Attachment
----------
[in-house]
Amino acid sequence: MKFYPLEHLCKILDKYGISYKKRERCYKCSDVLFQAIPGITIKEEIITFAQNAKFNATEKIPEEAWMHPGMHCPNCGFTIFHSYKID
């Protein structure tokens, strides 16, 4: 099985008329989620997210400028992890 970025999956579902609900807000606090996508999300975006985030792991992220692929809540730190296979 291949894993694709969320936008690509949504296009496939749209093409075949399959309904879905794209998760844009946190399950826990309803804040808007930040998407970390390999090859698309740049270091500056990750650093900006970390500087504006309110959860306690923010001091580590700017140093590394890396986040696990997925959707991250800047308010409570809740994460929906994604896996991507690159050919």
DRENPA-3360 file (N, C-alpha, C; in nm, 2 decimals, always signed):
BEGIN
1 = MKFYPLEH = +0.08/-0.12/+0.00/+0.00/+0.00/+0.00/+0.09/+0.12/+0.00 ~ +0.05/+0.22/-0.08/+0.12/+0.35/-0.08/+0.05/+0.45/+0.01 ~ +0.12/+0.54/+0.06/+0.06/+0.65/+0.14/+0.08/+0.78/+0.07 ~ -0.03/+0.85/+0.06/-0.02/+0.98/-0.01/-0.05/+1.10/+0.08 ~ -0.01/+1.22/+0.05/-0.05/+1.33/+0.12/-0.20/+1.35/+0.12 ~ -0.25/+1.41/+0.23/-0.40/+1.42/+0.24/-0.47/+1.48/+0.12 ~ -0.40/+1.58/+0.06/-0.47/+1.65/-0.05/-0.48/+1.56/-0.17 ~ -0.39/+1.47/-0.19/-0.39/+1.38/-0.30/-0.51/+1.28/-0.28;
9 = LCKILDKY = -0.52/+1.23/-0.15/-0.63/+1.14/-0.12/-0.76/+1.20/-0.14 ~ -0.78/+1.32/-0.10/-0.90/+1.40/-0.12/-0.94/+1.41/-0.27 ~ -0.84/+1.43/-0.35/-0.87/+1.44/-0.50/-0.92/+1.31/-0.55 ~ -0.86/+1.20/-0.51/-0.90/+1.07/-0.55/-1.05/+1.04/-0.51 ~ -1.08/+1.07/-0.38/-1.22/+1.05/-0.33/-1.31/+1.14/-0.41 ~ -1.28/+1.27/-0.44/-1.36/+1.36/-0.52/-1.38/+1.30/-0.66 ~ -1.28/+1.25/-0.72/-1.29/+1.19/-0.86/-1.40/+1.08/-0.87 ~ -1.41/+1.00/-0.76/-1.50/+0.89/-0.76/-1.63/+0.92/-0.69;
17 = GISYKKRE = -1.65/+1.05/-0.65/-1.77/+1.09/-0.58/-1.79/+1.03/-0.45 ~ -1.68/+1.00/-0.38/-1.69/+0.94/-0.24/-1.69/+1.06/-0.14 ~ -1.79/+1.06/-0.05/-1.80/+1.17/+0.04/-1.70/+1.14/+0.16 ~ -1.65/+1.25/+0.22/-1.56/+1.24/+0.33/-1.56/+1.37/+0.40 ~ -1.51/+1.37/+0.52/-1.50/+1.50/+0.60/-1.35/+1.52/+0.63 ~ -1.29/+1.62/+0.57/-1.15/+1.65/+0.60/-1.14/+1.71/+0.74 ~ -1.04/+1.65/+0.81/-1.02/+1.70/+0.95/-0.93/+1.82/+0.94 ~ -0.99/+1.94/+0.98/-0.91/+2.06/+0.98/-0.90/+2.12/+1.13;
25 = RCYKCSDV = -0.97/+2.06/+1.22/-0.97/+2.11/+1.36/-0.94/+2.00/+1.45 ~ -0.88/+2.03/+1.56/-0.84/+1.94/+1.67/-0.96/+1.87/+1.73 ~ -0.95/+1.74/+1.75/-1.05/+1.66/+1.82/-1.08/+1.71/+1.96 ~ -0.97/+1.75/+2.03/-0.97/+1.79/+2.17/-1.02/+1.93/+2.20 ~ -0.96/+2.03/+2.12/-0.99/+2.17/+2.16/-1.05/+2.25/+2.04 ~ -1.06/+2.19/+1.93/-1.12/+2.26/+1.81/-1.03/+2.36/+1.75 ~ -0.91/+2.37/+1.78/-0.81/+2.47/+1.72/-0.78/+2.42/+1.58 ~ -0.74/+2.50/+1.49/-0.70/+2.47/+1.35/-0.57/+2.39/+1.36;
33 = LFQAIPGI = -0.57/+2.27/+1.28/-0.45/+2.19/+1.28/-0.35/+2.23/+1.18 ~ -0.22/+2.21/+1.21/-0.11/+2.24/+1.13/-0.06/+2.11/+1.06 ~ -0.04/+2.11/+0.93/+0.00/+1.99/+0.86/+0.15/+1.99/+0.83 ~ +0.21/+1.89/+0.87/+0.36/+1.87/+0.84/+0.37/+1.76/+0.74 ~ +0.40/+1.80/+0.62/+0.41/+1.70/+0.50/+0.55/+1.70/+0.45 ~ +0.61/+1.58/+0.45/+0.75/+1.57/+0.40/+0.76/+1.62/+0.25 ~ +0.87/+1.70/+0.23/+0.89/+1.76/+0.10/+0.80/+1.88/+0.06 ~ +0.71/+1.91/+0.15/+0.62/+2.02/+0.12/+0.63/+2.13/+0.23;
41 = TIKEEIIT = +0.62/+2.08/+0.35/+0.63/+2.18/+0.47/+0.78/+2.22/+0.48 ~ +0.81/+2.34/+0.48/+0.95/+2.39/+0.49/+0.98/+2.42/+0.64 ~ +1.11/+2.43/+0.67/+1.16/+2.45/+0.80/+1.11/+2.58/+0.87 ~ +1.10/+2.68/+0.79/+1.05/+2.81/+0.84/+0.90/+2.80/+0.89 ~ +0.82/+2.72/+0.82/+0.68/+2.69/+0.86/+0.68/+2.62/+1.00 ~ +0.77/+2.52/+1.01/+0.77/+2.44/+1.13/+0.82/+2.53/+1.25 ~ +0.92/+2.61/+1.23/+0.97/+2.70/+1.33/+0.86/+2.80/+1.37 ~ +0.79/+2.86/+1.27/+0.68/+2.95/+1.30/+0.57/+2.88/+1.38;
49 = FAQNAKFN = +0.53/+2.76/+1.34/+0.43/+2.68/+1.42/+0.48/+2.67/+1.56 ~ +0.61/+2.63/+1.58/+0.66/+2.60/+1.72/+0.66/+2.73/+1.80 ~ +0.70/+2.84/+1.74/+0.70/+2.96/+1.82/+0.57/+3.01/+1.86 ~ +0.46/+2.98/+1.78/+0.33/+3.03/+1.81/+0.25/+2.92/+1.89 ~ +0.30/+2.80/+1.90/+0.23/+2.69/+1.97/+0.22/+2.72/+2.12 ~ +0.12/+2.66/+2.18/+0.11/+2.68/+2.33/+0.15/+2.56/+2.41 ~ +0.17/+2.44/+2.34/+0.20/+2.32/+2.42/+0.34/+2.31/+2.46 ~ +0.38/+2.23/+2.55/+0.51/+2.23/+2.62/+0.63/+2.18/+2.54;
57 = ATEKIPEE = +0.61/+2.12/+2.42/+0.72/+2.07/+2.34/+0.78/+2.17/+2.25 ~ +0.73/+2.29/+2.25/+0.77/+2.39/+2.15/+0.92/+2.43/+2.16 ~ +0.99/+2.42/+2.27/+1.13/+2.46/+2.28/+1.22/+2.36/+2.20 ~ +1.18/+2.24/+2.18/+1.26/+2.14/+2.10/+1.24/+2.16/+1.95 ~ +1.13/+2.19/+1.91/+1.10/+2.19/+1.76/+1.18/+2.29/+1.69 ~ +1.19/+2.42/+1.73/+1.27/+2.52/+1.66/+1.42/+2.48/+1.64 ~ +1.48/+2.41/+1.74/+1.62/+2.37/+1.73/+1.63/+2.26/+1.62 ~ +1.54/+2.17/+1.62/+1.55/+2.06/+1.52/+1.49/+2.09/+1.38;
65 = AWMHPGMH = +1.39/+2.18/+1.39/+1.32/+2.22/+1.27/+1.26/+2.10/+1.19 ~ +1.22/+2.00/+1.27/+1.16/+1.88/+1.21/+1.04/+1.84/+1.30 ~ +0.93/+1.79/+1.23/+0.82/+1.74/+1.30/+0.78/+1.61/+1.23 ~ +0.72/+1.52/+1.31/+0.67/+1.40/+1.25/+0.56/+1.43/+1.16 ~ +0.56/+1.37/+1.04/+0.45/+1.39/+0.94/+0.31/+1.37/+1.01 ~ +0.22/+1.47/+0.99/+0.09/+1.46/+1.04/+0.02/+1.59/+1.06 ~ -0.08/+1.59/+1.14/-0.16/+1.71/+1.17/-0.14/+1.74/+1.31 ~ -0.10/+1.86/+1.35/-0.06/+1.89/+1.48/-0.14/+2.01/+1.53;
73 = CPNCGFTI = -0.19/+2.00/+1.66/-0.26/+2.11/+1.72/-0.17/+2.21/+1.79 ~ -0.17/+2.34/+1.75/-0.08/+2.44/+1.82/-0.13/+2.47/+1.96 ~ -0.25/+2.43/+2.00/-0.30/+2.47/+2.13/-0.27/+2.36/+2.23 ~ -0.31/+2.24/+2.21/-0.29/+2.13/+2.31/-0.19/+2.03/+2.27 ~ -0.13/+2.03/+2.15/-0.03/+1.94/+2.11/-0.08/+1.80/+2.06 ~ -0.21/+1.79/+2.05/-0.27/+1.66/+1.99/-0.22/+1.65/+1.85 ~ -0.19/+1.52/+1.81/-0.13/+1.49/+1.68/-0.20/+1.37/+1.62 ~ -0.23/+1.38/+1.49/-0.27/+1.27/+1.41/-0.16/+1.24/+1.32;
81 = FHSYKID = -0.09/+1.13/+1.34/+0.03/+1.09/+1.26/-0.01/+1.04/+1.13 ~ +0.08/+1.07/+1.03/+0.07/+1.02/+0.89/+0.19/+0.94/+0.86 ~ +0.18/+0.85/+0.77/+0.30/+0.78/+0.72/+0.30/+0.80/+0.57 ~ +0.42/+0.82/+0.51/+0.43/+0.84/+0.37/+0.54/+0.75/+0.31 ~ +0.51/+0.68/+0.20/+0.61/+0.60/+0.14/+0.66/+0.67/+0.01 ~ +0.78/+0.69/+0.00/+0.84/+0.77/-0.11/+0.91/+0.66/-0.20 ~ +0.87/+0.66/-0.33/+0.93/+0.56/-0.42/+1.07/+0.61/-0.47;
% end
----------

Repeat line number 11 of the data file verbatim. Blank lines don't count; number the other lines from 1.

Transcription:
41 = TIKEEIIT = +0.62/+2.08/+0.35/+0.63/+2.18/+0.47/+0.78/+2.22/+0.48 ~ +0.81/+2.34/+0.48/+0.95/+2.39/+0.49/+0.98/+2.42/+0.64 ~ +1.11/+2.43/+0.67/+1.16/+2.45/+0.80/+1.11/+2.58/+0.87 ~ +1.10/+2.68/+0.79/+1.05/+2.81/+0.84/+0.90/+2.80/+0.89 ~ +0.82/+2.72/+0.82/+0.68/+2.69/+0.86/+0.68/+2.62/+1.00 ~ +0.77/+2.52/+1.01/+0.77/+2.44/+1.13/+0.82/+2.53/+1.25 ~ +0.92/+2.61/+1.23/+0.97/+2.70/+1.33/+0.86/+2.80/+1.37 ~ +0.79/+2.86/+1.27/+0.68/+2.95/+1.30/+0.57/+2.88/+1.38;